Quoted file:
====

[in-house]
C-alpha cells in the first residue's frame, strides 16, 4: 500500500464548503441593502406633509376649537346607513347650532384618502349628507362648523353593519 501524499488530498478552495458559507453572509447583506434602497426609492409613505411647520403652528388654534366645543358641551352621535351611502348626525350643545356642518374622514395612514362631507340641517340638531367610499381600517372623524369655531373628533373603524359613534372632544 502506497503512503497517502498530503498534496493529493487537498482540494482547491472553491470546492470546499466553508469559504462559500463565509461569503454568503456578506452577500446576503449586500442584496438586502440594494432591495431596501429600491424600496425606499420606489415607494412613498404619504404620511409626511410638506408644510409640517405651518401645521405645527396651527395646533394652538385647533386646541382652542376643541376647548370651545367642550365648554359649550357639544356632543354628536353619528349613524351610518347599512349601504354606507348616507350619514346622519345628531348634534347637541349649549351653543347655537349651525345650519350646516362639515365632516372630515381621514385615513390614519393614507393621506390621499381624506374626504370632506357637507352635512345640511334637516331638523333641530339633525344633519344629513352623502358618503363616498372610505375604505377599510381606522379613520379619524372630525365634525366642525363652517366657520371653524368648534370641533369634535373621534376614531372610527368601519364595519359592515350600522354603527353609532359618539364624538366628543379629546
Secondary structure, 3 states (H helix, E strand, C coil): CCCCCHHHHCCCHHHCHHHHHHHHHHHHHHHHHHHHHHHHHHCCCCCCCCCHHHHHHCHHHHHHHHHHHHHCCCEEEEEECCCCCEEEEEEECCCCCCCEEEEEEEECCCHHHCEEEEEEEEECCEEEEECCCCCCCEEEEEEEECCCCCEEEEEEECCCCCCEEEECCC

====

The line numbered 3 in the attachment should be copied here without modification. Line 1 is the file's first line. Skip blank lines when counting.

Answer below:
Secondary structure, 3 states (H helix, E strand, C coil): CCCCCHHHHCCCHHHCHHHHHHHHHHHHHHHHHHHHHHHHHHCCCCCCCCCHHHHHHCHHHHHHHHHHHHHCCCEEEEEECCCCCEEEEEEECCCCCCCEEEEEEEECCCHHHCEEEEEEEEECCEEEEECCCCCCCEEEEEEEECCCCCEEEEEEECCCCCCEEEECCC